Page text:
EXCEL: No Mouse and Ctrl key to Select Noncontiguous Cells

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It was brought to my attention how to select cells that are not next to each without the Control key and the mouse! Michael Castelluccio wrote an article for the Strategic Finance website that explains how to do it.

Most people know how to select multiple ranges in Excel using the Ctrl key and the mouse, but there are other methods that can be more efficient. The obscure technique Add to Selection lets you select many ranges without ever using the mouse. And Go To Special lets you quickly find and select all the cells of a specified type.


No Mouse Needed

Let’s say that you want to apply a Color Scale to the data cells in the figure below. This means you need to select cells B4:D8, G5:I8, and D11:F13. Start by selecting cell B4. To select the first block of data, hold down Ctrl+Shift and press the down arrow (↓) and then the right arrow (→). This common keyboard trick selects all the way down to the bottom and the right edge of the data.

NonContiguous selection 1

After selecting the first cell range, most people would switch to using the mouse. But it’s faster if you can keep your hands on the keyboard. Press Shift+F8. You’ll see the words “Add to Selection” in the status bar at the bottom of the Excel screen.

Move the cell pointer to the next section of data: Ctrl+↓, Ctrl+→, Ctrl+↓, and then ↓. The original range, cells B4:D8, stays selected while you move the cell pointer outside of the range.

To select the second range, hold down Ctrl+Shift and press ↓ then →. You’ve now selected B4:D8 and D11:F14 (see figure below). But now the “Add to Selection” is gone from the status bar. Press Shift+F8 to return to Add to Selection mode.

NonContiguous selection 2

Move the cell pointer to cell G5. Hold down Ctrl+Shift and press ↓ then → to select the third block of cells (see figure below).

NonContiguous selection 3


Extended Selection

In Extend Selection mode, any click of the mouse will select from the active cell to the newly clicked cell, obliterating any previous selection. While I’ve never found a good reason to use Extend Selection, there clearly are times when using Shift+F8 for Add to Selection will save time.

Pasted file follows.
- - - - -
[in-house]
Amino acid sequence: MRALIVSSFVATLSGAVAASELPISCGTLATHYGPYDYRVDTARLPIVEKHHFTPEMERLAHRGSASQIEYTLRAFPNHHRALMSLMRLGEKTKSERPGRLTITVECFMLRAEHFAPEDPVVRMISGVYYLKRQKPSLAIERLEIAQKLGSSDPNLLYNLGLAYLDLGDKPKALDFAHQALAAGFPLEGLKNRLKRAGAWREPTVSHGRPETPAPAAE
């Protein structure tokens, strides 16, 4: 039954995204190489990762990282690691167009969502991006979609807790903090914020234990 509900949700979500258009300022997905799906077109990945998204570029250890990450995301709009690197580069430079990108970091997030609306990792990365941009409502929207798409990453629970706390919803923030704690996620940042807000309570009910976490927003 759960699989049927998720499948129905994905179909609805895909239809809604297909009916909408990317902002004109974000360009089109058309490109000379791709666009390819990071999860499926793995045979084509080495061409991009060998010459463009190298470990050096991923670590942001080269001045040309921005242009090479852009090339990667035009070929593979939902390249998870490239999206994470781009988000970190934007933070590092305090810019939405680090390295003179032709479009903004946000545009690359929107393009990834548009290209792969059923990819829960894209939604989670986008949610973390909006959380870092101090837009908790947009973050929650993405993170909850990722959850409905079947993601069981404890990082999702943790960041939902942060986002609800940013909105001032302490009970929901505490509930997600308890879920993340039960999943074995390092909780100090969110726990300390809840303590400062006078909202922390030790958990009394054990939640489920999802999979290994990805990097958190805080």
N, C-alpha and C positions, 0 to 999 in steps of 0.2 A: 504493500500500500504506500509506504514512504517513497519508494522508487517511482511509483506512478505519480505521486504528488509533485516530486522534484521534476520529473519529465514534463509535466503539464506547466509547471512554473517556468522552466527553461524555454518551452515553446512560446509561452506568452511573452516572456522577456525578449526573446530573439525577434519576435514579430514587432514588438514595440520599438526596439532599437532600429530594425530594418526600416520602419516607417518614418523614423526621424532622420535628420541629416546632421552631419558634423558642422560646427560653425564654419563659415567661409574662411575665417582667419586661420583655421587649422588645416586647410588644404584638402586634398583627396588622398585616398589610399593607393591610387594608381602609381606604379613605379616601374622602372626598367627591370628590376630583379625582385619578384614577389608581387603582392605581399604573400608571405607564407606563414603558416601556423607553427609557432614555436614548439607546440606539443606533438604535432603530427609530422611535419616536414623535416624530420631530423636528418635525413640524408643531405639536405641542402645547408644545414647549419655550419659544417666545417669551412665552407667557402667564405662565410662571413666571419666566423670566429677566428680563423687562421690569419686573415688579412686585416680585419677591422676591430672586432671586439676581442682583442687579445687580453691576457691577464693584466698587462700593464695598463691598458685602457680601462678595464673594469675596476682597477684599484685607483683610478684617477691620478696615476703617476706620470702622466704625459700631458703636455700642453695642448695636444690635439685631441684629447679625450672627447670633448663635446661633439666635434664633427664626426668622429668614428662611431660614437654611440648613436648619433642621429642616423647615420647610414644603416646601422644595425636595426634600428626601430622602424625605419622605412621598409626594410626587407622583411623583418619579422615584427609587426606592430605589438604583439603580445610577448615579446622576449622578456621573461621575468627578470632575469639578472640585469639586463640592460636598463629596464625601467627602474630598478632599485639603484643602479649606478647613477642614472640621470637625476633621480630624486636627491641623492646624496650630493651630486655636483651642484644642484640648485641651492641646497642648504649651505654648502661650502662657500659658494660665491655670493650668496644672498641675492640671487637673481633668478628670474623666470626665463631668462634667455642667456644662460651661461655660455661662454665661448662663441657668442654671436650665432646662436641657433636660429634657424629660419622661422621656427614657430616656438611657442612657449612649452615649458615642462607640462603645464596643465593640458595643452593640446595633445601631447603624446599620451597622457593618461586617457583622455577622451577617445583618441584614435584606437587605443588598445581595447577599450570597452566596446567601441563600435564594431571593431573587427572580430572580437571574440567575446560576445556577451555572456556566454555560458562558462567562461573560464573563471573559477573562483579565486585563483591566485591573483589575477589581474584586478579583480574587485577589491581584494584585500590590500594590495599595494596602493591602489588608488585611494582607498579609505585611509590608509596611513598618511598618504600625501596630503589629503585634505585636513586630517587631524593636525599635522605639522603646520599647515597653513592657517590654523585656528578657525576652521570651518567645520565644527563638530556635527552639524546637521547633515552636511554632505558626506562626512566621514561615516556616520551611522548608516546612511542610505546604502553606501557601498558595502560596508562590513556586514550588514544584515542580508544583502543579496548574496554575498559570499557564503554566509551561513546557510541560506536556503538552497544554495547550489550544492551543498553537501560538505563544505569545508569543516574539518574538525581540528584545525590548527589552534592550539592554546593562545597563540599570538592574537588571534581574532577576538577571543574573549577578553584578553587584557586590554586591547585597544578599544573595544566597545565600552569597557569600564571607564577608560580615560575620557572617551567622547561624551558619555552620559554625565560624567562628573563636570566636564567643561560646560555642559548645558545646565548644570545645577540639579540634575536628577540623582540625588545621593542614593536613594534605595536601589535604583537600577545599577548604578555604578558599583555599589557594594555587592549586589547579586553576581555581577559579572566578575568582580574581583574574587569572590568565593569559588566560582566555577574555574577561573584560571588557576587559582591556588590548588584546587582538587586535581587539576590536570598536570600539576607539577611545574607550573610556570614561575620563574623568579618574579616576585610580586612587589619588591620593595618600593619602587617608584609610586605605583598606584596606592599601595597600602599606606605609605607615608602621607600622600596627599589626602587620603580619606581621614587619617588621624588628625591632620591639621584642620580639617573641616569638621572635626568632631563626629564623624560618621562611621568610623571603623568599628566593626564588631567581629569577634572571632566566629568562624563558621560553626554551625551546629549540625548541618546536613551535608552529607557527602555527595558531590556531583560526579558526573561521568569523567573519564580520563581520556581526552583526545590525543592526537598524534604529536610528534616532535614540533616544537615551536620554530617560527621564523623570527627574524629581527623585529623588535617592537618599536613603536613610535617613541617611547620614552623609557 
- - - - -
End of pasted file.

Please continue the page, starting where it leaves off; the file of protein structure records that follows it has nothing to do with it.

I will like to add my advice here as well.  I do not use Extend Selection (F8) because I use the Shift key and the arrow keys to do the same. F8 on my keyboard is dark blue on a black key and I need to use the FN key to make the function keys active. So, since the shift key replaces the left mouse button, I highlight the cells this way.  The mouse is so fast that it highlights more cells that I need.  I am in control of highligting. (Hint: I do the same method in Word).  So, Michael, this is quicker and better for those who have difficulty controlling the mouse and/or who can’t find the F8 in dark blue.

EXCEL: Quick Way To Select Cells in a Table


You heard of the expression, “Can’t Teach Old Dogs New Tricks”…well I just learned this:

In order to select all the cells in a column, the old way was to click on Shift+End+Down Arrow or to select all the cells to the right was to Shift+End+Right Arrow.  This is perfectly fine but when I teach and I say “END” the student hit the letter “N” key. Now, I simply say and do, Ctrl+Shift+Down Arrow.  Same process for the right.


EXCEL: Quickly Filling in Cells in A Table


It is very annoying when a table has blank cells.  You can not filter, sort or even produce accurate pivot table or graphs.  The solution is to manually fill in the cells.  Here is a way to eliminate this tedious process.

Fill in empty cells


Notice that the cells are blank under each state. You need to fill in these cells in order to work with tables.

  1. Highlight the cells from the bottom up by using the Control and Mouse (this is the sparatic selection).
  2. The last cell that is chosen and active should be B4.
  3. OR click on Find & Select, Go To Special, BlanksFill in empty cells highlightedpng
  4. Type = and click on B3
  5. Control EnterFill in empty cells highlighted and completed

There You Have it!

EXCEL: Quick Way to Repeat Text in Cells Without Autofill